Key Energy Services is an oilfield-services company with significant exposure to Mexico, where it generates almost 10% of its total revenue. Key's patented KeyView system has played a critical role in winning initial direct assignment from Pemex because it delivers cost reductions to customers while improving safety and efficiency.
However, the company's presence in Mexico was problematic in 2013 because of the extreme dependence on its work with Pemex. Revenue and margins were adversely affected by Pemex's budgetary constraints, and Key had to reduce its operating costs as the utilization rate of its Mexican rigs dropped to approximately 50%. Nevertheless, Key estimates that this disruption is short term, and management expects their Mexican services to come alive in early 2014 because a significant backlog of wells in the area will soon need servicing.
Mexico's current pipeline network is clearly insufficient, and TransCanada is well positioned to benefit from this lack of infrastructure. In the 1990s, TransCanada built the Mayakan and the El Bajio pipelines, which were the first non-Pemex pipelines in Mexico.
In 2009, TransCanada was the successful bidder on a contract to build, own, and operate the Guadalajara pipeline in Mexico. The Guadalajara pipeline followed a 193-mile route from Mexico's Pacific Coast to Guadalajara, the second largest city in Mexico. This Canadian firm also owns and operates the Tamazunchale Pipeline in central Mexico.
TransCanada's CEO sees opportunities to build new oil pipelines in Mexico and emphasizes the company's expertise in "startling topography," which includes difficult terrain and mountain ranges.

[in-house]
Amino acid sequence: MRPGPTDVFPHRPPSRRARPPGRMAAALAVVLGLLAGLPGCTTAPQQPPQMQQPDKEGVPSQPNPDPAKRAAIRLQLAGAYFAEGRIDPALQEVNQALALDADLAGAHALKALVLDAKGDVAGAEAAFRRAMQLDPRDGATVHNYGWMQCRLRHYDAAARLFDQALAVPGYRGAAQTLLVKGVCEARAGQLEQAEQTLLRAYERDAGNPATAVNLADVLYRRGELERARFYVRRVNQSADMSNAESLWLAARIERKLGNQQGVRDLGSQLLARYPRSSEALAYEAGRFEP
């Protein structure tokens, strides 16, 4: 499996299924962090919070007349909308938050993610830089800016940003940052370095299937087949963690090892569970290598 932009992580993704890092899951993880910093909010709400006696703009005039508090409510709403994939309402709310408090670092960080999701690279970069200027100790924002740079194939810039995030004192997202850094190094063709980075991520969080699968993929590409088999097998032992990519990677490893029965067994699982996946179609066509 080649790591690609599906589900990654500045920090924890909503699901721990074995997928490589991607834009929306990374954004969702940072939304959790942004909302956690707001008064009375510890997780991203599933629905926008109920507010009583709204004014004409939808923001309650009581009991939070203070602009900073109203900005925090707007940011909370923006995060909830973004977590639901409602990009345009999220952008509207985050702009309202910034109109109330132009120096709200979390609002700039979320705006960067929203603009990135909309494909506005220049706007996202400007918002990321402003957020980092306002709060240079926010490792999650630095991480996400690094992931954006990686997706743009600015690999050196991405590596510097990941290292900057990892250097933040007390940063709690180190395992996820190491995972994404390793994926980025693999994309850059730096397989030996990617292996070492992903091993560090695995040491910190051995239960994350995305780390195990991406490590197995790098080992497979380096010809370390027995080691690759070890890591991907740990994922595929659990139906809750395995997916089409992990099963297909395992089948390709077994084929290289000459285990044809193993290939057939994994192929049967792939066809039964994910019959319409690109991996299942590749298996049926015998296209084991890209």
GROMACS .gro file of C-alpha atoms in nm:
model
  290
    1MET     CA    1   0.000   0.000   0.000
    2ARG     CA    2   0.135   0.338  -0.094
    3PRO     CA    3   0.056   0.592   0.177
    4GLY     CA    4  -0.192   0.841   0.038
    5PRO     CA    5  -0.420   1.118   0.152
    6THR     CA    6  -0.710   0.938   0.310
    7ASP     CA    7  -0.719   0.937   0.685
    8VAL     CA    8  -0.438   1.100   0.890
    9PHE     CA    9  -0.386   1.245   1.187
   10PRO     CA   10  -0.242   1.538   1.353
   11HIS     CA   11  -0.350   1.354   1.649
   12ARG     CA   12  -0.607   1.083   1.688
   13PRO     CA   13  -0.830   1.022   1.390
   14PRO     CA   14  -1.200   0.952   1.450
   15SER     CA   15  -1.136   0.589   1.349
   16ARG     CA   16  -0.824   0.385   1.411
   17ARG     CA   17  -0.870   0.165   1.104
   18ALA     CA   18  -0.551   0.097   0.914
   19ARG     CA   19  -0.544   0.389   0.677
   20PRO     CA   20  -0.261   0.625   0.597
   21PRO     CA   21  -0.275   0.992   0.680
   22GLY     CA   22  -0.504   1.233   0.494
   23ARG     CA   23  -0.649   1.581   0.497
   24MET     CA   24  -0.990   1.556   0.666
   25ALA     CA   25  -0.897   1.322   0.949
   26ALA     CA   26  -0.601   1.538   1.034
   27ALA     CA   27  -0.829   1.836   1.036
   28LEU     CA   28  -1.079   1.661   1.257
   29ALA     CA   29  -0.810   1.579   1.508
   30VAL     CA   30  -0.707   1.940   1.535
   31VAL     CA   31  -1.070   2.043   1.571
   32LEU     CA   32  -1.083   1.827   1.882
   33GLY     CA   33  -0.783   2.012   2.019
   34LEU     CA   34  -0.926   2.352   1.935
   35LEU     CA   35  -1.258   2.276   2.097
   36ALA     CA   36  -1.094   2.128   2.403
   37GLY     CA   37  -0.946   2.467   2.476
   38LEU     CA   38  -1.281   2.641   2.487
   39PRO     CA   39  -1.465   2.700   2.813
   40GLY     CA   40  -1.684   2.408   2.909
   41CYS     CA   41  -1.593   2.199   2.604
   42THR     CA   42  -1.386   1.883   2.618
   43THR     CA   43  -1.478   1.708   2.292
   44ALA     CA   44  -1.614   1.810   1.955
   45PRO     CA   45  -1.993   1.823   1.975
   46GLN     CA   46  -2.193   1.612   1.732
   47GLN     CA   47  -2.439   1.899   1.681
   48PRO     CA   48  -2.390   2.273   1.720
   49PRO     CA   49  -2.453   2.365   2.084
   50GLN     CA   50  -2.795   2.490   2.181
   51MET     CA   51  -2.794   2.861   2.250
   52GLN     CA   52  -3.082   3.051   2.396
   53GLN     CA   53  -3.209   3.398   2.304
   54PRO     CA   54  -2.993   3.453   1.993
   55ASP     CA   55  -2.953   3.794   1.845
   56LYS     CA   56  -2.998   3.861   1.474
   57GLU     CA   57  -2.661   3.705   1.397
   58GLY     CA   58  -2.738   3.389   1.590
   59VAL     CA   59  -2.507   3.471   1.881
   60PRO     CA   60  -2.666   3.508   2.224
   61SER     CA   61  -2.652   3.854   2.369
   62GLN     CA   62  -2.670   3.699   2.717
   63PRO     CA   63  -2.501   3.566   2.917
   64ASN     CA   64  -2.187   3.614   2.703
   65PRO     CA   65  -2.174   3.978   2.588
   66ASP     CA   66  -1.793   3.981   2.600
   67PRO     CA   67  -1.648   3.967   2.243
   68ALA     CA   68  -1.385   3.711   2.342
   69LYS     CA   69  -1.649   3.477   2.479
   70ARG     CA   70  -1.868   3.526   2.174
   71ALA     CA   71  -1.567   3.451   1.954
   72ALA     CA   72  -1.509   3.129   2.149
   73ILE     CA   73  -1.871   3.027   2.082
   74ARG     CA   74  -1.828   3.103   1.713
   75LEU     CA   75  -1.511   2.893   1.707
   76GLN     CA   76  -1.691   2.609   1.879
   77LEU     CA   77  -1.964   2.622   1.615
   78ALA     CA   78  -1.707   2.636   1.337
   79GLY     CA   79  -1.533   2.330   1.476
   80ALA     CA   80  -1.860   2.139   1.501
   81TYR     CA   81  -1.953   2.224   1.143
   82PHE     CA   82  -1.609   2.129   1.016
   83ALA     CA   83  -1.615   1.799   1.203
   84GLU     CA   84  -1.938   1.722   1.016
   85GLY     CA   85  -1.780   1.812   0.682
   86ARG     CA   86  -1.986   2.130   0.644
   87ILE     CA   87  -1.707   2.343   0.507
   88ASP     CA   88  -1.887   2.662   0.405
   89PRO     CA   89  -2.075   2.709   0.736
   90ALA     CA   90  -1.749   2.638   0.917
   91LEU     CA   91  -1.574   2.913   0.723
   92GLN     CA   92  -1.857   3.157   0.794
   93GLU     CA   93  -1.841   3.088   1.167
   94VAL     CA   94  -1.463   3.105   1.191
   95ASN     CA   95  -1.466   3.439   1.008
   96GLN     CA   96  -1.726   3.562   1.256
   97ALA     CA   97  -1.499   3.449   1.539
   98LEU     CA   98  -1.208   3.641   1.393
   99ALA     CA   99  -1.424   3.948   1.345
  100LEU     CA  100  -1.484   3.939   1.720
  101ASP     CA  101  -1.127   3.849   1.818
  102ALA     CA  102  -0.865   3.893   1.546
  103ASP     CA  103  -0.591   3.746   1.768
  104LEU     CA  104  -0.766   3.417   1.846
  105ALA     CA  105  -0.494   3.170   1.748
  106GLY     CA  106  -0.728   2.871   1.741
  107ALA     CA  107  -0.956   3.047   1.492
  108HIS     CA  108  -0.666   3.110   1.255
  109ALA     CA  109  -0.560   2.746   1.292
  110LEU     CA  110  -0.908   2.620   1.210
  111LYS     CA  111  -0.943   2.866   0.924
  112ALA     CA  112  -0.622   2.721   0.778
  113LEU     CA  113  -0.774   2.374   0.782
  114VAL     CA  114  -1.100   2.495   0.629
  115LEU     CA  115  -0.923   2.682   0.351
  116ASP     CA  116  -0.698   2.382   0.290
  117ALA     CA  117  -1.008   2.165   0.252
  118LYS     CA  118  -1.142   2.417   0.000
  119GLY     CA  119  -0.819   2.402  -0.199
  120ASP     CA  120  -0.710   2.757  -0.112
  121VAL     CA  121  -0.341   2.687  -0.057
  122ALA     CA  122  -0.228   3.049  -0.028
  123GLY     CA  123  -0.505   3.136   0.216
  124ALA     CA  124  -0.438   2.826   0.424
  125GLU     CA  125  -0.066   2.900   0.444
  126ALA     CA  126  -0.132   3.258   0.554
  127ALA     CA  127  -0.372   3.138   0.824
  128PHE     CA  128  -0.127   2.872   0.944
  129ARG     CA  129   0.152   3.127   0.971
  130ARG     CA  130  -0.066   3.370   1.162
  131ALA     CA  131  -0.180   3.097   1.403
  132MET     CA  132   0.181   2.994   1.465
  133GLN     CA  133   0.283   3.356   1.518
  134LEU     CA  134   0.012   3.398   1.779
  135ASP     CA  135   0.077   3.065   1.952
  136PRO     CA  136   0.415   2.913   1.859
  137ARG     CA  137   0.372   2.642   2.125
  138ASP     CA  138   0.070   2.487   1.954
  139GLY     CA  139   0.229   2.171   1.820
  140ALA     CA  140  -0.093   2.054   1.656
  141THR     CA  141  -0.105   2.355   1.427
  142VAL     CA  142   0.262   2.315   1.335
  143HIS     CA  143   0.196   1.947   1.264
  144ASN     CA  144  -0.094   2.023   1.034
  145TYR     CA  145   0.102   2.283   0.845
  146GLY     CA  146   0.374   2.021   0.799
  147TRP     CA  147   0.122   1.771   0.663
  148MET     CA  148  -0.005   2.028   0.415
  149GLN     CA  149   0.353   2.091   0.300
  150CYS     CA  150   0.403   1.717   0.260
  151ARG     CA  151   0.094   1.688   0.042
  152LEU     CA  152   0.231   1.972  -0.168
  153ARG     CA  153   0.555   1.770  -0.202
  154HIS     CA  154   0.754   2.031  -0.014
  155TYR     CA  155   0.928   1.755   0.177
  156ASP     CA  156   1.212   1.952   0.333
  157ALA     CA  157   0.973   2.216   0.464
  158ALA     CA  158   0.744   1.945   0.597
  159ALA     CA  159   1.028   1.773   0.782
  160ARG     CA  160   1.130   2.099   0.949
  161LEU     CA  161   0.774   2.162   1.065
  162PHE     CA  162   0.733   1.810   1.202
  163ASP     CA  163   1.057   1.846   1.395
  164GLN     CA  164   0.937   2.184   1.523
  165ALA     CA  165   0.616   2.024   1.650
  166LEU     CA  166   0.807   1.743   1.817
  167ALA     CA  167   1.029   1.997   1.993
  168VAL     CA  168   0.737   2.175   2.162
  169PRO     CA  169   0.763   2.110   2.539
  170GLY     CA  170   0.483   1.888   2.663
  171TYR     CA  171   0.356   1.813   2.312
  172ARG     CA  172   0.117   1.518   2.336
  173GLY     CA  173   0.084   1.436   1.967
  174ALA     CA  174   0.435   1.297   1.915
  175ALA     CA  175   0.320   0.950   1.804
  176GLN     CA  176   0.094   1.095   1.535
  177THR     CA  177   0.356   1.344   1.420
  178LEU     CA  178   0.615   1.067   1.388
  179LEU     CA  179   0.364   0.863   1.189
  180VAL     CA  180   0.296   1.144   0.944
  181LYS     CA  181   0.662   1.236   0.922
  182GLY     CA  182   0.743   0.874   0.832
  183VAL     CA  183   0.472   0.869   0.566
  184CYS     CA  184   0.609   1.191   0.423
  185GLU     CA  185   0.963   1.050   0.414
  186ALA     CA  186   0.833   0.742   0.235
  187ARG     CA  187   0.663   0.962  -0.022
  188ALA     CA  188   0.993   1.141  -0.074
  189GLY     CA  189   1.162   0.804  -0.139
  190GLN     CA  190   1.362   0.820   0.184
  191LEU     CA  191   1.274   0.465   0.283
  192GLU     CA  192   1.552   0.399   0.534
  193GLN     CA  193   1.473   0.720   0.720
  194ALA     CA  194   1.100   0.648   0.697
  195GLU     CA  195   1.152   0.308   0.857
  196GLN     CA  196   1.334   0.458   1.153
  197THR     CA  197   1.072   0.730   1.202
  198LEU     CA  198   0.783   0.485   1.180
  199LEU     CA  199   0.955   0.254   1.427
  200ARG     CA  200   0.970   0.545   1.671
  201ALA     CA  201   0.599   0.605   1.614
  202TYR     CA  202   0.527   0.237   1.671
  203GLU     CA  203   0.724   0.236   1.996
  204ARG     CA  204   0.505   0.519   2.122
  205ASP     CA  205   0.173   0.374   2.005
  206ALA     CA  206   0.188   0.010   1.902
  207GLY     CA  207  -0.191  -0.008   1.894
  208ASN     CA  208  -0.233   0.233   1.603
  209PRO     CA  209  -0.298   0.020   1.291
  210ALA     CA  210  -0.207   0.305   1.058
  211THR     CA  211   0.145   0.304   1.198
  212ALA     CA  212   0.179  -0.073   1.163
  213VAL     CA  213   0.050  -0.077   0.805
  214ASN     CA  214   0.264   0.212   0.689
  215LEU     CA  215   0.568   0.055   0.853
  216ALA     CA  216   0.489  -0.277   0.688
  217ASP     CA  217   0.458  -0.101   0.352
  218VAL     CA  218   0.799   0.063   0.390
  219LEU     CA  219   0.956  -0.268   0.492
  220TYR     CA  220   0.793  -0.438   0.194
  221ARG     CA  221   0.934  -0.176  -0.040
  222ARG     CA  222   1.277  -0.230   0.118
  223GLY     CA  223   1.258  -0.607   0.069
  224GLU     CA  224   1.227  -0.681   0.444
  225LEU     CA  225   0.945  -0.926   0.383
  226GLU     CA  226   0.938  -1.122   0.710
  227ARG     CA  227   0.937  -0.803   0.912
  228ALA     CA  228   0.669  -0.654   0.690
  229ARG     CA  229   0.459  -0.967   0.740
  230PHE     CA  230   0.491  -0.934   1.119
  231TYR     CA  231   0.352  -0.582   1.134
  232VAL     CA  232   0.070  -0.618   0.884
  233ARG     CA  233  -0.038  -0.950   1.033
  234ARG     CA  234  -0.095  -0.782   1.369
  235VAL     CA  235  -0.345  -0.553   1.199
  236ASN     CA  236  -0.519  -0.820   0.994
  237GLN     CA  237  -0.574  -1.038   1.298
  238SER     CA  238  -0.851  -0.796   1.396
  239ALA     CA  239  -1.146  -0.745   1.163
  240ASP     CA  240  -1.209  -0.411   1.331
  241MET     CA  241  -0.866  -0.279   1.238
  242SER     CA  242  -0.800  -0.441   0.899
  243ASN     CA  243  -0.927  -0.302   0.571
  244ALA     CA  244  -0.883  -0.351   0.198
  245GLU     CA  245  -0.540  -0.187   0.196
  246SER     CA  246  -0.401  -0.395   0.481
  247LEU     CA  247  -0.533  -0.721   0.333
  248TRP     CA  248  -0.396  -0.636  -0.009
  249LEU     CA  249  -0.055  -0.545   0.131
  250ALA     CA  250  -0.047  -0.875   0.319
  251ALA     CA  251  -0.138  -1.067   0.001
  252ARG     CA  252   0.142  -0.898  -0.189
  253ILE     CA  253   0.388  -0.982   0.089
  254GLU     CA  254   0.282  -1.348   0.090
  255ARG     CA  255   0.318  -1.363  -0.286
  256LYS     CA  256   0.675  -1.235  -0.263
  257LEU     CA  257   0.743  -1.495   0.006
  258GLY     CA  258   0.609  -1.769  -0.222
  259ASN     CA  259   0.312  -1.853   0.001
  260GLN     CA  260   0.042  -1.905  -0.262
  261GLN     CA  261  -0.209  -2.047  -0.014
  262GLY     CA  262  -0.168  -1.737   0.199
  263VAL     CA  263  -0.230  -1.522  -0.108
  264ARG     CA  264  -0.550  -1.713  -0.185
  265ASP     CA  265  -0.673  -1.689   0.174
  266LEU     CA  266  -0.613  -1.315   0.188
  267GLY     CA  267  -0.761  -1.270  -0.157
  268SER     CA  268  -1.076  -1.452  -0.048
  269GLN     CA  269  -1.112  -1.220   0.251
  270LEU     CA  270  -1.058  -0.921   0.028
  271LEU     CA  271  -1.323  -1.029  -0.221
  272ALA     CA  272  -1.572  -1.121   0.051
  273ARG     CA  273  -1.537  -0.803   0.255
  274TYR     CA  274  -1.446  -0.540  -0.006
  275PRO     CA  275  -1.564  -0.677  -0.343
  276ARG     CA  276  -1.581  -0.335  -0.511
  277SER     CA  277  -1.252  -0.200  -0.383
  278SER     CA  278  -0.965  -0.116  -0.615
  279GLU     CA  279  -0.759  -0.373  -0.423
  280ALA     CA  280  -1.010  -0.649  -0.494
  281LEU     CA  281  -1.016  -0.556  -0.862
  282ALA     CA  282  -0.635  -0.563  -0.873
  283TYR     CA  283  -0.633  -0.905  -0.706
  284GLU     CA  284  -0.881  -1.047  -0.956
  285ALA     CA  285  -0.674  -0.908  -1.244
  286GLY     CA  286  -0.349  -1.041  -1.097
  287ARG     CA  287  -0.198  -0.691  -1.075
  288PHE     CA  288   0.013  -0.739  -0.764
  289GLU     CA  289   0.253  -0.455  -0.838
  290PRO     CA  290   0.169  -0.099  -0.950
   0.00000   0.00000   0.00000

The reevaluation of budgeting by Pemex hit TETRA Technologies too. TETRA provides a wide variety of oilfield services and saw a significant reduction in its Mexican activities in the first half of 2013. Things started to change in the third quarter of 2013 when TETRA saw a slow increase in activity. It expects this trend to continue through Q4 2013 and into 2014. TETRA is optimistic and remains confident that Mexico will be a major contributor to the company's growth in the intermediate-to-long term.
TETRA is also the majority owner and general partner in Compressco Partners. When TETRA opens the door with a customer through production testing or other services, Compressco follows up with well enhancement services. In 2013, Compressco continued its international expansion to liquids-rich shale plays and invested significant capital in Mexico, where it anticipates a slow recovery effective 2014.
Foolish bottom line
Despite Mexico's untapped deposits in shale-rock formations, Mexico's nationalistic approach has resulted in an energy shortage amid booming industrial demand and dwindling output from the domestic oil and gas fields. Fortunately, Mexico took the decision to make some reforms and allow more experienced foreign players to develop its resources. This stunning change can trigger an economic boom in Mexico and materially affect the operations of the companies mentioned above.
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The article These 3 Companies Can Reap the Low-Hanging Fruit of Mexican Energy originally appeared on Fool.com.